Wednesday, March 30, 2005

For those of us that don't think April is the cruelest month

st*rnosedmole

Hee, I might do this.

I wonder if I could manage something that wasn’t bunk for a whole month. We shall see.

Personally, I think May is the cruelest month, but who am I to argue with Elliot. I liked The Hollow Men and The Love Song of Prufrock much more than The Wasteland. It was a good beginning. Breeding cruelty, spring does, in my experience anyway.

Prufrock, though, showed us true alienation and loss. The Wasteland, big in title and size, didn’t capture it as well IMO. The personal is always more effective. It also contains one of my favorite lines of poetry: “I am no prophet -- and here's no great matter.” This sums up so much of how I feel about myself some days. It is really brilliant. Simply said, again simply can be most effective, must cutting and most truthful.

This poetry effort might be a fun contest of wills. My will to actually do this and my will to find the words. The battle of the thesaurus vs. my ideas. One begets the other. I am getting too old to remember all of the words I want to use, so thesauruses are very useful I find. “Almost at times, the Fool.” I have no problem with that either. Prophets and Fools are generally the same people anyway.

Thanks for reading and look forward to my poetry. For a whole month! Yes, I know I am scaring you all away with that just when my readership is going up! Marketing is not my strength apparently.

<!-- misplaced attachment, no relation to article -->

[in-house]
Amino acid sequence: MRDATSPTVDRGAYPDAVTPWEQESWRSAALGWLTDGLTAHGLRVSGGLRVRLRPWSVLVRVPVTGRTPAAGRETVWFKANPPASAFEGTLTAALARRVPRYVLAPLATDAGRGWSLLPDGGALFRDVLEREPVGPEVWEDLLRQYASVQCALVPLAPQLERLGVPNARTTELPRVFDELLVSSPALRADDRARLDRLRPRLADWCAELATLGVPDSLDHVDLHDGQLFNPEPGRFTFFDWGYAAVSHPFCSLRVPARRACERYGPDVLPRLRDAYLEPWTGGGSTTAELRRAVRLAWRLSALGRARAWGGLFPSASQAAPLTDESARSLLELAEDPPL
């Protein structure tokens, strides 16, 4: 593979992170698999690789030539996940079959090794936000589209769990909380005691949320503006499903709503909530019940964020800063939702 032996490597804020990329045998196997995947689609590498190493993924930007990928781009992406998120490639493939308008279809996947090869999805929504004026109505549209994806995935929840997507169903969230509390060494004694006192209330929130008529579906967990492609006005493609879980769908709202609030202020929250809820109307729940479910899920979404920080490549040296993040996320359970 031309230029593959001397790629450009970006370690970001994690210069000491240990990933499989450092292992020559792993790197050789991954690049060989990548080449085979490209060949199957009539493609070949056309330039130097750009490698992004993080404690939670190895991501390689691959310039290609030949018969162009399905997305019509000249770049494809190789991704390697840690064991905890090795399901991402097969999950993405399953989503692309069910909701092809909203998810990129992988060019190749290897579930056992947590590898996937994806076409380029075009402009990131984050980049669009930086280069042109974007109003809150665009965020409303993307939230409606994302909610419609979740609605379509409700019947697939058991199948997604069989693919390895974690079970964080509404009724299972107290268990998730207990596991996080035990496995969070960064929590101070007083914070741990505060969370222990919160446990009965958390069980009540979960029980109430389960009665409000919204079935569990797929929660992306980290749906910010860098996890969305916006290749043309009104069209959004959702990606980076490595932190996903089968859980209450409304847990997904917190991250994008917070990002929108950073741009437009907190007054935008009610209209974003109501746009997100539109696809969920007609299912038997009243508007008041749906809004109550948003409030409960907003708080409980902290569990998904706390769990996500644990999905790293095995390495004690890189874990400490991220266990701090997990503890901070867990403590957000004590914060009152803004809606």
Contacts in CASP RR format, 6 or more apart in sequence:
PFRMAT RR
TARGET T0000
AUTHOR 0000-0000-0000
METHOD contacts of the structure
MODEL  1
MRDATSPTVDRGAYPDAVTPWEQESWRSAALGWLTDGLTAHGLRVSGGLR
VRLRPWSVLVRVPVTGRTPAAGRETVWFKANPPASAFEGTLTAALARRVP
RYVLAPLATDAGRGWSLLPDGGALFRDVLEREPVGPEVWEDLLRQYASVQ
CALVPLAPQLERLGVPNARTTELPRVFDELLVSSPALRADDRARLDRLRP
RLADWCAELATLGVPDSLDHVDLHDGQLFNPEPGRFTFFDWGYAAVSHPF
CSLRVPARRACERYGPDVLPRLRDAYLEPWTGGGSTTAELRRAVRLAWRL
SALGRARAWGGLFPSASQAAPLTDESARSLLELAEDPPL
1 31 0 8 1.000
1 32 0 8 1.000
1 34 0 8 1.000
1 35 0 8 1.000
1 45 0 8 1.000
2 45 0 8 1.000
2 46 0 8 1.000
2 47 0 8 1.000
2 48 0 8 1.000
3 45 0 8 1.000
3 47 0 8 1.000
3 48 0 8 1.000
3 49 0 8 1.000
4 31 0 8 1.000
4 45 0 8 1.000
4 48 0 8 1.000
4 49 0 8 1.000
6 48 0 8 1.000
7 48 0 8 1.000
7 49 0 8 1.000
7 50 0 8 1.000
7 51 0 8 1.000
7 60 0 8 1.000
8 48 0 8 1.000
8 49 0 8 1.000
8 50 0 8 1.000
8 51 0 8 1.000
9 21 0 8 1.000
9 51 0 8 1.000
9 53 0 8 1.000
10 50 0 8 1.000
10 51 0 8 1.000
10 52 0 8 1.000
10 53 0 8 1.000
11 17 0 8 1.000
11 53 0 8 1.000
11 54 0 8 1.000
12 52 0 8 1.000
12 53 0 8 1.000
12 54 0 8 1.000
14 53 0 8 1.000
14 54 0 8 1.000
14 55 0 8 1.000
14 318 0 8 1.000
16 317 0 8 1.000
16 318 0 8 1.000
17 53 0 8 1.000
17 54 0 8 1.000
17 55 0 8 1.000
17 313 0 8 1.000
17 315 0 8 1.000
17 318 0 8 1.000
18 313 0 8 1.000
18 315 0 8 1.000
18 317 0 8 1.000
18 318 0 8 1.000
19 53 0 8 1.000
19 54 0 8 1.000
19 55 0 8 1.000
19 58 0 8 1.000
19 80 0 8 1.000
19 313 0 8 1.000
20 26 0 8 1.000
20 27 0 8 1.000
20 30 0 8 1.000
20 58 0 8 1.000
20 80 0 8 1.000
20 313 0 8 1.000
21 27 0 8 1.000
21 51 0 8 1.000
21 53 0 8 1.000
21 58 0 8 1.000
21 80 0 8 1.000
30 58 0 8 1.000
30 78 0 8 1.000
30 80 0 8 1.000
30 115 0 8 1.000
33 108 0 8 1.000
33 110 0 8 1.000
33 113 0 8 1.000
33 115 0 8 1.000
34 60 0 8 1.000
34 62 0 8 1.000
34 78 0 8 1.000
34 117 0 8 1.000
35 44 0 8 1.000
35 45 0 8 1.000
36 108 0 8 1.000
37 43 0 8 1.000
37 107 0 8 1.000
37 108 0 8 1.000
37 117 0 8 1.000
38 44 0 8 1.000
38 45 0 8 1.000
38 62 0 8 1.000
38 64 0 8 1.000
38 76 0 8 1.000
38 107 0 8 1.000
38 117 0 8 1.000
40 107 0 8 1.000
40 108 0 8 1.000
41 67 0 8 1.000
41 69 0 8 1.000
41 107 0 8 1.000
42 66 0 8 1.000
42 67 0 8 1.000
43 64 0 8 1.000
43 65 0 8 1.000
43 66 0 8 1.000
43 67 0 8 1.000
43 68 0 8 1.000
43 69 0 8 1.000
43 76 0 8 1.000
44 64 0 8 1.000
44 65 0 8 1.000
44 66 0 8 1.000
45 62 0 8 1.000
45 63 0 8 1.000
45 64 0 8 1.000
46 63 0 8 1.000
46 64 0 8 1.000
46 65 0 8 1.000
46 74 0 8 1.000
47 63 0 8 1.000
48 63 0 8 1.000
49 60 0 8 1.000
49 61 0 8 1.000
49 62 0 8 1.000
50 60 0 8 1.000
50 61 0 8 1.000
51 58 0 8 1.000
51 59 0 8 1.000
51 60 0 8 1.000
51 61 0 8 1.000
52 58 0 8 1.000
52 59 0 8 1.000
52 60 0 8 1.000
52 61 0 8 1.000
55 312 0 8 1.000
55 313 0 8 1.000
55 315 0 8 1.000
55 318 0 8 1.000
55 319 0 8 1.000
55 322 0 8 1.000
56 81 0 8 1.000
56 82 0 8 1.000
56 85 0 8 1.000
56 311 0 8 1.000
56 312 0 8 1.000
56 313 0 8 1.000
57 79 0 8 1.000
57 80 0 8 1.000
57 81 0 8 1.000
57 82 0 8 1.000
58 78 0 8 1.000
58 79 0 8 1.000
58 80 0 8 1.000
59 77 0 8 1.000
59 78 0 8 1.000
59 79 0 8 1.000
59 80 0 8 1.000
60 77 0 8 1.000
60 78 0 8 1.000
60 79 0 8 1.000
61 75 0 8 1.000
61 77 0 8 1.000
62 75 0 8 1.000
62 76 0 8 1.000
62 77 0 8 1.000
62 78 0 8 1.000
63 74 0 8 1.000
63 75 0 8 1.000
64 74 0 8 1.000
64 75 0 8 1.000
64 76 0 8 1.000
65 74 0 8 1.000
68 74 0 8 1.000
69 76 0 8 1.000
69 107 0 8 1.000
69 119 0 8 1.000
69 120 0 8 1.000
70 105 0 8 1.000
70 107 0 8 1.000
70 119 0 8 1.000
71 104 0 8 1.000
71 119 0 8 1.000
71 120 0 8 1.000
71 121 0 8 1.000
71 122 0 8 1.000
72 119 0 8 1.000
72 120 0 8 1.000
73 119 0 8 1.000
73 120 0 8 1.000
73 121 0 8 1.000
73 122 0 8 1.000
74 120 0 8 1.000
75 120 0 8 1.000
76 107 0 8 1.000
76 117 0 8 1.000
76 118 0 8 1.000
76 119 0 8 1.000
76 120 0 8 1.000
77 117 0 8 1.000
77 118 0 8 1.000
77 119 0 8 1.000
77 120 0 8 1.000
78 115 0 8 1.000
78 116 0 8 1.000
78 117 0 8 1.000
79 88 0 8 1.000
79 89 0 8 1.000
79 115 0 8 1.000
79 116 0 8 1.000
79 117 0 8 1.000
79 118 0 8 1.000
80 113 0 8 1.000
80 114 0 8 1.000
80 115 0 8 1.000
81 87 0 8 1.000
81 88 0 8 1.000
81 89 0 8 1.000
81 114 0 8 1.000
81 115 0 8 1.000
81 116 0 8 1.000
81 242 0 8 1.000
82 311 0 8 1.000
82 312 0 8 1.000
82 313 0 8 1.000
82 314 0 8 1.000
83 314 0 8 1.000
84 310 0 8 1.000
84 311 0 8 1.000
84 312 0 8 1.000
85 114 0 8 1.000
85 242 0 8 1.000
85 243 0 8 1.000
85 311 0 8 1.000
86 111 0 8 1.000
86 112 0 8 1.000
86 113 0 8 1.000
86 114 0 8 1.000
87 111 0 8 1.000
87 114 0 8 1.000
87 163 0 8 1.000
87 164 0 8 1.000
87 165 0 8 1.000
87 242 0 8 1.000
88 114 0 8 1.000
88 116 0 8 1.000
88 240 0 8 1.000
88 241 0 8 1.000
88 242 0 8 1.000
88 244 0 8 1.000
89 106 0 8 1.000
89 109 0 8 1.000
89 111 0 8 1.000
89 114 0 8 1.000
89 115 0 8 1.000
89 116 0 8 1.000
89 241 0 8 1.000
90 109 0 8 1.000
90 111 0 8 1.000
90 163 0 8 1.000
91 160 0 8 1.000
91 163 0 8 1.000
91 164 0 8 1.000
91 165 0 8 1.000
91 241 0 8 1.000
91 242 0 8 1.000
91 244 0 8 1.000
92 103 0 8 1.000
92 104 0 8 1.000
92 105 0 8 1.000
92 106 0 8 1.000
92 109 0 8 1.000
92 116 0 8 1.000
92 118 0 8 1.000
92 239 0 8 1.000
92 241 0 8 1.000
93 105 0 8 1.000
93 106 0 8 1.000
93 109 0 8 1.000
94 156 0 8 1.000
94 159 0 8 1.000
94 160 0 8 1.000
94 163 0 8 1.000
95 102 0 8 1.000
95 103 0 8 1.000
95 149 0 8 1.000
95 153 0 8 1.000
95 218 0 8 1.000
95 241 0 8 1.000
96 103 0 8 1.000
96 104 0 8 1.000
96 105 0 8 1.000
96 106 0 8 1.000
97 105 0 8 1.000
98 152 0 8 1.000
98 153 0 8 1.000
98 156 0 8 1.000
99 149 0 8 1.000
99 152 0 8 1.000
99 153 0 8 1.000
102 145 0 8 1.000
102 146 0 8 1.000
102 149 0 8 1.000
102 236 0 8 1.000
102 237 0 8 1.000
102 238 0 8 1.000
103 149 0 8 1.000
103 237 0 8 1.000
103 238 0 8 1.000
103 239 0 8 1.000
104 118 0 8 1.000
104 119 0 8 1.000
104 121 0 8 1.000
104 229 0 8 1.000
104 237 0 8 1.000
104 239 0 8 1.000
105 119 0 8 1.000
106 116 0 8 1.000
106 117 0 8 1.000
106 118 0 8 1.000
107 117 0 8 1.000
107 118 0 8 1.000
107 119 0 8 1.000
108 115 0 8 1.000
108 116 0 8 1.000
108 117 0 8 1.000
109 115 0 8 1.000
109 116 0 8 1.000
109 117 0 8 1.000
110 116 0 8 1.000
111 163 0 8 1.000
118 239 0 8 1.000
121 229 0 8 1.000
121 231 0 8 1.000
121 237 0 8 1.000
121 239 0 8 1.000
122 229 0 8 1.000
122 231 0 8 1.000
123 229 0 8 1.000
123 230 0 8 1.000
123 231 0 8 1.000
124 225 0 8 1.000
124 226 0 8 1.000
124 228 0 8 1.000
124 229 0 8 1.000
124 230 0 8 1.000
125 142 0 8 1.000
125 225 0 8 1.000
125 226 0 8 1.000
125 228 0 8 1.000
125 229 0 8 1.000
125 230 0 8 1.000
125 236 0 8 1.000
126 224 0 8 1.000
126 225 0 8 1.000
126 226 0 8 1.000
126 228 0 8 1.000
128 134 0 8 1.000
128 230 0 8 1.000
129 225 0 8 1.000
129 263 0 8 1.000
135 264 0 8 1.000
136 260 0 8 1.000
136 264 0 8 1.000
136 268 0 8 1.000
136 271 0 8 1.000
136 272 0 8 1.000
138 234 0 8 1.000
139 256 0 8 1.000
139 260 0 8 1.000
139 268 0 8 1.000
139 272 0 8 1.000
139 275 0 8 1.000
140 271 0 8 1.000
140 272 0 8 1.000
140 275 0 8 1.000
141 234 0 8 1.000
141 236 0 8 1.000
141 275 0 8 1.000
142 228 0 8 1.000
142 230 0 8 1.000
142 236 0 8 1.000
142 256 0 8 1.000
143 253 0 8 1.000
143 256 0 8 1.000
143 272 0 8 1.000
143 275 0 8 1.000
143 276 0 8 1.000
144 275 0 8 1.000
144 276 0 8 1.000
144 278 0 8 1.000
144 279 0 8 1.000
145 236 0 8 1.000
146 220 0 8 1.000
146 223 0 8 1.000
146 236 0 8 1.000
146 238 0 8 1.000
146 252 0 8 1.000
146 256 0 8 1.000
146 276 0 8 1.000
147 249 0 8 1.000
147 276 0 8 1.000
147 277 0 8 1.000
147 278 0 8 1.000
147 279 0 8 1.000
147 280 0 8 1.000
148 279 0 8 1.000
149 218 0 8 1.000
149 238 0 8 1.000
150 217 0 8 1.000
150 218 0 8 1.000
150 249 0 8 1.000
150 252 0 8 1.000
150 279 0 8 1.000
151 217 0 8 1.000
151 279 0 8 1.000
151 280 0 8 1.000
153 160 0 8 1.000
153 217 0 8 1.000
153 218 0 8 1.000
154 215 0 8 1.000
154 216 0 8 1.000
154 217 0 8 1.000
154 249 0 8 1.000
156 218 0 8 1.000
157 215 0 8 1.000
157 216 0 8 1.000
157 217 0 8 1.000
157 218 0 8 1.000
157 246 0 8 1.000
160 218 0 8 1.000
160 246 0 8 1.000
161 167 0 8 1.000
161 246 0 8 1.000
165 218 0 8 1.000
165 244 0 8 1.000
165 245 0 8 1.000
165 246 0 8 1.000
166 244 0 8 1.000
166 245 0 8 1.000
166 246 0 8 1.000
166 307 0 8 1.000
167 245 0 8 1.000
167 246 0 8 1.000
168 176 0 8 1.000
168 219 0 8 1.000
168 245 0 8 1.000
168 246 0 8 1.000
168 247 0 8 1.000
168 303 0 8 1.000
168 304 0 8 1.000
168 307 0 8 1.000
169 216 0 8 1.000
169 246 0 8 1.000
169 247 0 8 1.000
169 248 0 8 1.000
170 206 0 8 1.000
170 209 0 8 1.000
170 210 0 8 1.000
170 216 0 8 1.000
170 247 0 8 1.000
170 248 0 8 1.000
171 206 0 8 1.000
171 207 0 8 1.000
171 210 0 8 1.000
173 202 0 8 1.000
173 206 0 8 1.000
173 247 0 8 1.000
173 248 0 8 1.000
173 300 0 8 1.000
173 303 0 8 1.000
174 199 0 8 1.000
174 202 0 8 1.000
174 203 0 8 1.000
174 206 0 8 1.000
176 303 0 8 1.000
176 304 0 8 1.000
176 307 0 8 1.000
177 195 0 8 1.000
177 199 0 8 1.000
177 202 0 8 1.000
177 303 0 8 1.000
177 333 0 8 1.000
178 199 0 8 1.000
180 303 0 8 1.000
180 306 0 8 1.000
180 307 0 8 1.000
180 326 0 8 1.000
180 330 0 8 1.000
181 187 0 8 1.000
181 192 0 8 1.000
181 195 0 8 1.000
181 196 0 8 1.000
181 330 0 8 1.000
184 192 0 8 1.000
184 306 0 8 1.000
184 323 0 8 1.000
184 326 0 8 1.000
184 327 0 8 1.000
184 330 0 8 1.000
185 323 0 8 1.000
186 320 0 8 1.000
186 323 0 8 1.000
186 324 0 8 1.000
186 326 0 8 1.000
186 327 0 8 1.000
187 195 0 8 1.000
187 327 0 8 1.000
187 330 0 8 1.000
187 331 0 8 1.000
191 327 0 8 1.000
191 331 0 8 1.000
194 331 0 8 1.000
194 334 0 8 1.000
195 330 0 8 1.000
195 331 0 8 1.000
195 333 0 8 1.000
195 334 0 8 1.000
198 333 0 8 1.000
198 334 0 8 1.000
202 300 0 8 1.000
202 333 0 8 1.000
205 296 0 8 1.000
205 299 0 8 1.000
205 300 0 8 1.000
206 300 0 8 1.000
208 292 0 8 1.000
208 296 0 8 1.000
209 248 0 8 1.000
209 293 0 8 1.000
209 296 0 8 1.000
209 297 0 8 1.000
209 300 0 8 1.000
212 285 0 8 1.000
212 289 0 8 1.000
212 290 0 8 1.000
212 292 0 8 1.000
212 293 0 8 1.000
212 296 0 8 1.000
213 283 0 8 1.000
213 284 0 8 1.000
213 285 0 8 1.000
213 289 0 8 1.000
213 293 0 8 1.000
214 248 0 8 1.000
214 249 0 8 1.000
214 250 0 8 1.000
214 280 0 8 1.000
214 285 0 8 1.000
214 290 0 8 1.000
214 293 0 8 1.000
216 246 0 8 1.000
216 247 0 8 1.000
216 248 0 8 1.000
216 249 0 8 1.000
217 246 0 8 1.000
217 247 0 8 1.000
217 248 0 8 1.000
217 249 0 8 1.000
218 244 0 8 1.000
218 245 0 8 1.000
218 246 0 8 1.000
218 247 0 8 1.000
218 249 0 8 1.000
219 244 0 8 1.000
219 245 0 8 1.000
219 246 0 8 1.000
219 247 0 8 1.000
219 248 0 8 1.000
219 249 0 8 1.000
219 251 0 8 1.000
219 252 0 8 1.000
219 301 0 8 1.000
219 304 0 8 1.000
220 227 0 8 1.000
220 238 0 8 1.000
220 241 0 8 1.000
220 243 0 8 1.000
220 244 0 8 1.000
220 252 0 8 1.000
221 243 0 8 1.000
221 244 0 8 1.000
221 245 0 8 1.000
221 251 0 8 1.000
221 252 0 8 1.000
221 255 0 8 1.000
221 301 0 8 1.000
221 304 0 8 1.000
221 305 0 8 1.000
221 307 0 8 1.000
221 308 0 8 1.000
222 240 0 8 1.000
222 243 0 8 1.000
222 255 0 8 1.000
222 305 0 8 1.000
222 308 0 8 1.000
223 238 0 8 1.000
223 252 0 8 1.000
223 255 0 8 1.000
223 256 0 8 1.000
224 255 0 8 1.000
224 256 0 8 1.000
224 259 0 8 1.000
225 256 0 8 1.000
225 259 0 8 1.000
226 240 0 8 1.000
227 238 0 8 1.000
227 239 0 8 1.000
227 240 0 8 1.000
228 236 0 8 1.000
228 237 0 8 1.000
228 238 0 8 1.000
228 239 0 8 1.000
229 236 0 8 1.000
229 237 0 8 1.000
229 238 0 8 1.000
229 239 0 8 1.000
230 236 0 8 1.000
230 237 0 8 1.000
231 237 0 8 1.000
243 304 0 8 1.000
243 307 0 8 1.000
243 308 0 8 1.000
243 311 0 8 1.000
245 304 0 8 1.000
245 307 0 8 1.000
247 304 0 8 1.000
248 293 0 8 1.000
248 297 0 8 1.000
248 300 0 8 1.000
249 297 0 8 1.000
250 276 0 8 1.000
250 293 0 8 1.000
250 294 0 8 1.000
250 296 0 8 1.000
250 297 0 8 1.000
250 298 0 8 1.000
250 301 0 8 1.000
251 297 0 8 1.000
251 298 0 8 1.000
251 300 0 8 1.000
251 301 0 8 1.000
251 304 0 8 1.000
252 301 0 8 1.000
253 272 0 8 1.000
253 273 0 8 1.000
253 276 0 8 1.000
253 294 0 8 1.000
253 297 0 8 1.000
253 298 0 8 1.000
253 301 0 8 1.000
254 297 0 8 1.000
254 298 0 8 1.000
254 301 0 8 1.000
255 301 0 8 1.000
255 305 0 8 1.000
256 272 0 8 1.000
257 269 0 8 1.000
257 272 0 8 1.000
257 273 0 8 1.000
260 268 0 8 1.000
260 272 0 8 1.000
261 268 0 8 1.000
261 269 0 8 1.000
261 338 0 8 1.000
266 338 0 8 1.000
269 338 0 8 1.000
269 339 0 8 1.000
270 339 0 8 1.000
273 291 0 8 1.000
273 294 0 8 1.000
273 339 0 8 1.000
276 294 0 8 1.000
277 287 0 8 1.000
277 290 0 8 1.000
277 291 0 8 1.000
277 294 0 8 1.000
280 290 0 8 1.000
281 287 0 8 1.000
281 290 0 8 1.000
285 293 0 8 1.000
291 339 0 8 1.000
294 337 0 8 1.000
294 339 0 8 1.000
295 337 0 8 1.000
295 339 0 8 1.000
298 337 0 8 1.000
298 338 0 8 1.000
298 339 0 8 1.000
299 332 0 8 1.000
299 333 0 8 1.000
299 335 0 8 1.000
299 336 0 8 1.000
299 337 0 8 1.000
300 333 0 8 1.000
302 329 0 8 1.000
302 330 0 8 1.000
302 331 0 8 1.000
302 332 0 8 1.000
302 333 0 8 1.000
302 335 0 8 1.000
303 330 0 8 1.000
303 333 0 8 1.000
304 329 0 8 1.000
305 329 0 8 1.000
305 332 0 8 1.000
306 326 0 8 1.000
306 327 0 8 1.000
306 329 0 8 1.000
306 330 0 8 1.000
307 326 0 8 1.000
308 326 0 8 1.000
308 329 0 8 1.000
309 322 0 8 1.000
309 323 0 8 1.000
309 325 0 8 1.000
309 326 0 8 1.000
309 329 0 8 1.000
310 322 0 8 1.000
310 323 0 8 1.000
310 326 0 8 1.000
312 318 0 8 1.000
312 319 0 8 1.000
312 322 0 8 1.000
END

Have a good one and thanks for reading.

2 comments:

  1. Anonymous4:49 AM

    I personally think 'The Waste Land' is a better poem, but I'm inestimably fond of 'Prufrock', partly because it was the first Eliot, (except 'Old Possum'), which I actually figured out what was going on in, after having spent several years reading Eliot and going Meyruerugh?

    TCH

    ReplyDelete
  2. The Waste Land probably is. I find myself drawn to Prufrock more often and it has been years since I have read The Waste Land. I just may need to go back to it and rediscover it. I once checked out Old Possum from the library, paged through it, saw dancing cats and never looked back. Fickle as I am, I still find Prufrock the one that speaks to me the most.

    ReplyDelete